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While real average hourly earnings for the plantation workers of Slavelandia fell 1.7 percent from January 2021 to January 2022, according to the U.S. Department of Labor, CEOs at the largest 100 companies in the U.S. saw their pay increase an average of 31 percent in 2021, according to a newly released study. 
“A lot of these companies did well during the pandemic, that was definitely driving increases in pay,” Amit Batish, the director of content for Equilar, the research firm that conducted the study, said. 
The Wall Street Journal reported earlier this month that the median pay for CEOs in the U.S. rose to $14.2 million last year. 
The report said most CEOs in the category received a pay increase of 11 percent or more, and one-third of them watched their pay increase by at least 25 percent.
The Trends Journal has reported extensively on how the COVID-19 outbreak widened the gap between the rich and the poor in the country. (See “SPOTLIGHT: THE ‘BIGS’ KEEP GETTING BIGGER” and “COVID WAR: RICH GOT RICHER, POOR GOT POORER.”)
The official poverty rate in 2020 was 11.4 percent, up 1.0 percentage point from 10.5 percent in 2019, the U.S. Census Bureau said. There were 37.2 million people living in poverty, approximately 3.3 million more than in 2019.
As we have reported since governments imposed lockdowns on all non-essential businesses and permitted only the big box stores and other multinational “essentials” to do business when they launched the COVID War, the rich have gotten richer while the rest of the world has gotten poorer.
TREND FORECAST: As Gerald Celente has long said, “When people lose everything and have nothing left to lose, they lose it.” Therefore, as socioeconomic conditions continue to deteriorate, “NEW WORLD DISORDER,” one of our 2020 Top Trends, will escalate as billions take to the streets, demonstrating against the lack of basic living standards, crime, violence, and government corruption.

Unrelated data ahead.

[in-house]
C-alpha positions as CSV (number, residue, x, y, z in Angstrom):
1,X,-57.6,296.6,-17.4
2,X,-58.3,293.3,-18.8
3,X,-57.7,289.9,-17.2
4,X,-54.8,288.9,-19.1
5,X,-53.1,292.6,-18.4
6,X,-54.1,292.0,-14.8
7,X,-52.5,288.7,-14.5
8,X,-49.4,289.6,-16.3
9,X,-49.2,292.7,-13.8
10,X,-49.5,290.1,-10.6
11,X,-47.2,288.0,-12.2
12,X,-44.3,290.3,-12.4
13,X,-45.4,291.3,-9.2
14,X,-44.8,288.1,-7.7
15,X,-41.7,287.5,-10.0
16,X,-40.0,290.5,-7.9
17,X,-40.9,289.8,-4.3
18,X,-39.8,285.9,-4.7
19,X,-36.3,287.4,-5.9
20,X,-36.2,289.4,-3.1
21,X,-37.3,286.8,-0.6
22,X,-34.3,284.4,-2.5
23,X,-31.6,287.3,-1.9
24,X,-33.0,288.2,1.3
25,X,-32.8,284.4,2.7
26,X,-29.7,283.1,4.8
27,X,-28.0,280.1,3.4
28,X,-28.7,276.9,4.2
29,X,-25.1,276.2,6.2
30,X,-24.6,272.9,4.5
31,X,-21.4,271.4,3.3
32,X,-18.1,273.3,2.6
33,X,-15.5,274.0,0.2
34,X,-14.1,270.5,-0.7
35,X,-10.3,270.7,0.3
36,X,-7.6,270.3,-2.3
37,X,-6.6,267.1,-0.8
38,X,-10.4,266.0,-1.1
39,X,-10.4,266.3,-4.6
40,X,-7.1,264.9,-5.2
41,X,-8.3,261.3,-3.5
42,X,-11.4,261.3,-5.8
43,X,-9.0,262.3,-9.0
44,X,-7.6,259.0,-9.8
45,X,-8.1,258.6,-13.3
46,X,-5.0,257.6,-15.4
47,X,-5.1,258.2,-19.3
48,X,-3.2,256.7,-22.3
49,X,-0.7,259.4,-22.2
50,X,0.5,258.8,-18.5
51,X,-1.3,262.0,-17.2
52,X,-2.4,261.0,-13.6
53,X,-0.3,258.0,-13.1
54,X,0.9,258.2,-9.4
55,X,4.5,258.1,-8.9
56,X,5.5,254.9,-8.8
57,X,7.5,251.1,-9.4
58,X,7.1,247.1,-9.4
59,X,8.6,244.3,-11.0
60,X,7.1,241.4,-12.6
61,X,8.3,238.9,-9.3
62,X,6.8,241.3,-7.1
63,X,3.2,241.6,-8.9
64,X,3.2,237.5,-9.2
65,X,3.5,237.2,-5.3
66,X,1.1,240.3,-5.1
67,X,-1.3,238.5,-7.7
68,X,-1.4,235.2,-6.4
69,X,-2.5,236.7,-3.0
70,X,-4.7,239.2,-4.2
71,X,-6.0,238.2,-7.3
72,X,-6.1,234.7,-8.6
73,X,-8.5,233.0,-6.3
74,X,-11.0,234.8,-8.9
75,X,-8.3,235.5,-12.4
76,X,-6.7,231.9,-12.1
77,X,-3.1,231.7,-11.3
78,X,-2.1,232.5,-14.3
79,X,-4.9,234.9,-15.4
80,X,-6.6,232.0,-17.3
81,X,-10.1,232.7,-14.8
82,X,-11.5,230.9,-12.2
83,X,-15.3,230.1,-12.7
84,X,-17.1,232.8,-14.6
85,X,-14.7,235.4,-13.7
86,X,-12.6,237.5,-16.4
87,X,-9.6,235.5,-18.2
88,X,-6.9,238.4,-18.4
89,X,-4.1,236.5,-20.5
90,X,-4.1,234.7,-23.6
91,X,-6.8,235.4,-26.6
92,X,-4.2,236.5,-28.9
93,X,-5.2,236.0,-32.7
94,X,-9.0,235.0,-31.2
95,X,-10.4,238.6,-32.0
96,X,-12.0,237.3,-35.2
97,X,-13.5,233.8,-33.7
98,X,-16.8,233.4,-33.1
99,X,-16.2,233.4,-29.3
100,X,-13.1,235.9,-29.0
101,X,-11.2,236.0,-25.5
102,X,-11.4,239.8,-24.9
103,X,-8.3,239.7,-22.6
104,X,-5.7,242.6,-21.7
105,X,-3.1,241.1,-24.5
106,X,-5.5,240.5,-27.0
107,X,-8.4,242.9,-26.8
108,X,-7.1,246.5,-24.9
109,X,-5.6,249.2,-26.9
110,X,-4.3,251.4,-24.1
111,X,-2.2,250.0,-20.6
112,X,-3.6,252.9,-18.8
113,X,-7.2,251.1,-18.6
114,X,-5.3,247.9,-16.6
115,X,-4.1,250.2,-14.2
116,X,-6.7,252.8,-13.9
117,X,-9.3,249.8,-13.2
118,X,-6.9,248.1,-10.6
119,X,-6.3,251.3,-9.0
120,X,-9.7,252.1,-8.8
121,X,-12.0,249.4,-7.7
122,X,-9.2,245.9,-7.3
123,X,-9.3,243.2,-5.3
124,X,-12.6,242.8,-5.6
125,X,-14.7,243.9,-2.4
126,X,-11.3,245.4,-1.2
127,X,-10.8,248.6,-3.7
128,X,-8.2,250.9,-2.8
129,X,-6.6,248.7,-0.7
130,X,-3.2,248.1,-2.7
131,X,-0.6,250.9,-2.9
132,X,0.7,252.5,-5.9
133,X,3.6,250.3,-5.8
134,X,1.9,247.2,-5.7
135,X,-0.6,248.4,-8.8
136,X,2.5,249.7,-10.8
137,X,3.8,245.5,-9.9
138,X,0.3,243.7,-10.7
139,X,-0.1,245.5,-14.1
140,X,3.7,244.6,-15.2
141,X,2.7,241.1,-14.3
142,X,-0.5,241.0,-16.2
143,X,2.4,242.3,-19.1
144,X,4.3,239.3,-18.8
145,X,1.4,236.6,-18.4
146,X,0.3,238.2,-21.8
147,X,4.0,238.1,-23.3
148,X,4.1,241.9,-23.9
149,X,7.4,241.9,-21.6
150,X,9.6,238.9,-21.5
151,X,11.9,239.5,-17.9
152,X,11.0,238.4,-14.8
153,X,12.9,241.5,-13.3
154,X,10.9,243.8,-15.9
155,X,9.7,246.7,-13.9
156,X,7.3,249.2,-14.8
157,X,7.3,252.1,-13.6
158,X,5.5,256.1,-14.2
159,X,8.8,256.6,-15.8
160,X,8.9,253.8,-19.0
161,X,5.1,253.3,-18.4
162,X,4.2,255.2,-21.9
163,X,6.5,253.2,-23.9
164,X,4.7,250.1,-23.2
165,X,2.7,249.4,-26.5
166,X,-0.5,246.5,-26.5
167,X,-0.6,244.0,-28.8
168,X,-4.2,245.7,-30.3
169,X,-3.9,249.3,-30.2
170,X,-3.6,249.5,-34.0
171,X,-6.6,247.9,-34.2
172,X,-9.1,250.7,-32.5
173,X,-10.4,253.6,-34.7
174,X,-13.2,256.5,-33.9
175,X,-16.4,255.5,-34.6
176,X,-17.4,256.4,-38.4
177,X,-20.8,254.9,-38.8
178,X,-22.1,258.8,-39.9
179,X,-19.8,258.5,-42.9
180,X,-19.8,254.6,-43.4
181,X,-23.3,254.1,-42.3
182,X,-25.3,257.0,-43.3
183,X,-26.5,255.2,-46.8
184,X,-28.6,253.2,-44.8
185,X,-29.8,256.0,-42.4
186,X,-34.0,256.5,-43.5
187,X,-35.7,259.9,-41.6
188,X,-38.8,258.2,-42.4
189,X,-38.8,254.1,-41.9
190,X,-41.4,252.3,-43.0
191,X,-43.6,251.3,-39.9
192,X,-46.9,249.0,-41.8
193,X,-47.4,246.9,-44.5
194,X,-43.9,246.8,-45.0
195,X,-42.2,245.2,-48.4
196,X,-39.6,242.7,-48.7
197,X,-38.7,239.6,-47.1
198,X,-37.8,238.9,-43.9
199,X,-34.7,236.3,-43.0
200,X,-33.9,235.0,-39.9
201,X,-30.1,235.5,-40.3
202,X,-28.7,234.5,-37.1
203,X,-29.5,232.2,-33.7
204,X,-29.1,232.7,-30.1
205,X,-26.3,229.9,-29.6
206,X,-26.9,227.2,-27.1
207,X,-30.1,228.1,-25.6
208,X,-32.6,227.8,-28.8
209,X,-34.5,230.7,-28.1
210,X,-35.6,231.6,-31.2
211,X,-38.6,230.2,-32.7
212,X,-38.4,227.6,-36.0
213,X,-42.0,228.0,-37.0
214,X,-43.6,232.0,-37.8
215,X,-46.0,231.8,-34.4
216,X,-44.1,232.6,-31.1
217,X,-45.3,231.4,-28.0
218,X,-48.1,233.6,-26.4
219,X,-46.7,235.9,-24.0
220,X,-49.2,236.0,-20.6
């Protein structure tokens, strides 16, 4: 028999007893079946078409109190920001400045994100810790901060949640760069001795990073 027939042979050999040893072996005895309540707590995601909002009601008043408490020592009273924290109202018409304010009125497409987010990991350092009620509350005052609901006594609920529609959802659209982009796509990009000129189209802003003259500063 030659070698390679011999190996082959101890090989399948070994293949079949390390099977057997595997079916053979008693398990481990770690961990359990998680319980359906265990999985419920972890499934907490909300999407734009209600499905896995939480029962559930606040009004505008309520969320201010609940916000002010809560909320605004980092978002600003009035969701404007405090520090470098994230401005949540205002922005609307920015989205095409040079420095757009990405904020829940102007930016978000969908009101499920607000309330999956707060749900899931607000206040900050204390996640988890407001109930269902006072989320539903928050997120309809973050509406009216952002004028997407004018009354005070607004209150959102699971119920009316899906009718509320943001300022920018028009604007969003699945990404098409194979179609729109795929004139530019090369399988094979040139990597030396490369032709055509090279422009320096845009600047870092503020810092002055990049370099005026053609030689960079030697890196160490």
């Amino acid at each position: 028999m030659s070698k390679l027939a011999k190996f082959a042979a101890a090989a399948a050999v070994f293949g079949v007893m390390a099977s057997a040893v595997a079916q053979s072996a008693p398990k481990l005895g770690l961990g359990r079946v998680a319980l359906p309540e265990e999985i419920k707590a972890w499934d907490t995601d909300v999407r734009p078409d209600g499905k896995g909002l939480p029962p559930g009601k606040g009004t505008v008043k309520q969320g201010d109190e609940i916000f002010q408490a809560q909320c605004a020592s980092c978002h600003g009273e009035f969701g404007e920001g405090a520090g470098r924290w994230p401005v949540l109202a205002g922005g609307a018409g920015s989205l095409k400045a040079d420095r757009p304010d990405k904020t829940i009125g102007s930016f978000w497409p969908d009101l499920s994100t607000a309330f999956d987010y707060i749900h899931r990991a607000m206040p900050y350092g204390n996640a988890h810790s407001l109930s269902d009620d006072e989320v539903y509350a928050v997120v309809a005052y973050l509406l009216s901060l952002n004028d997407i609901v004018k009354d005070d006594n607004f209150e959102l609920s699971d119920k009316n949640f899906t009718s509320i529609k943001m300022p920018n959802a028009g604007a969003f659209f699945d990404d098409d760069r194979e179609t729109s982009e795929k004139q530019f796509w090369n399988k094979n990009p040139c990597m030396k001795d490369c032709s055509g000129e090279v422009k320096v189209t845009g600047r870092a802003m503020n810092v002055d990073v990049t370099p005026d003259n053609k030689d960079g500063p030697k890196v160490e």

The Great Divide
Also, the poorer and more desperate people become, the more they will do to flee their homeland, thus increasing the refugee and migrant crisis, which, in turn, will accelerate populist movements in nations not wanting foreigners to enter their country.
Oxfam America conducted a study that found the wealthiest U.S. billionaires are worth a combined $4.7 trillion, which represents a 62 percent jump over the past two years. 
Discovery Inc.’s David Zaslav pulled in roughly $247 million and Amazon’s Andy Jassy earned nearly $213 million. The WSJ pointed out that most of their pay was tied up in restricted stock-option awards. 
Fortune magazine, citing the U.S. Labor Department, reported that the average hourly wage in the U.S. rose last year about 4.7 percent, which did not keep up with soaring inflation. 
The report pointed out that Zaslav pulled in nearly 3,000 times the median salary at the company and Jassy earned about 6,500 times the average salary of $32,855 at Amazon.

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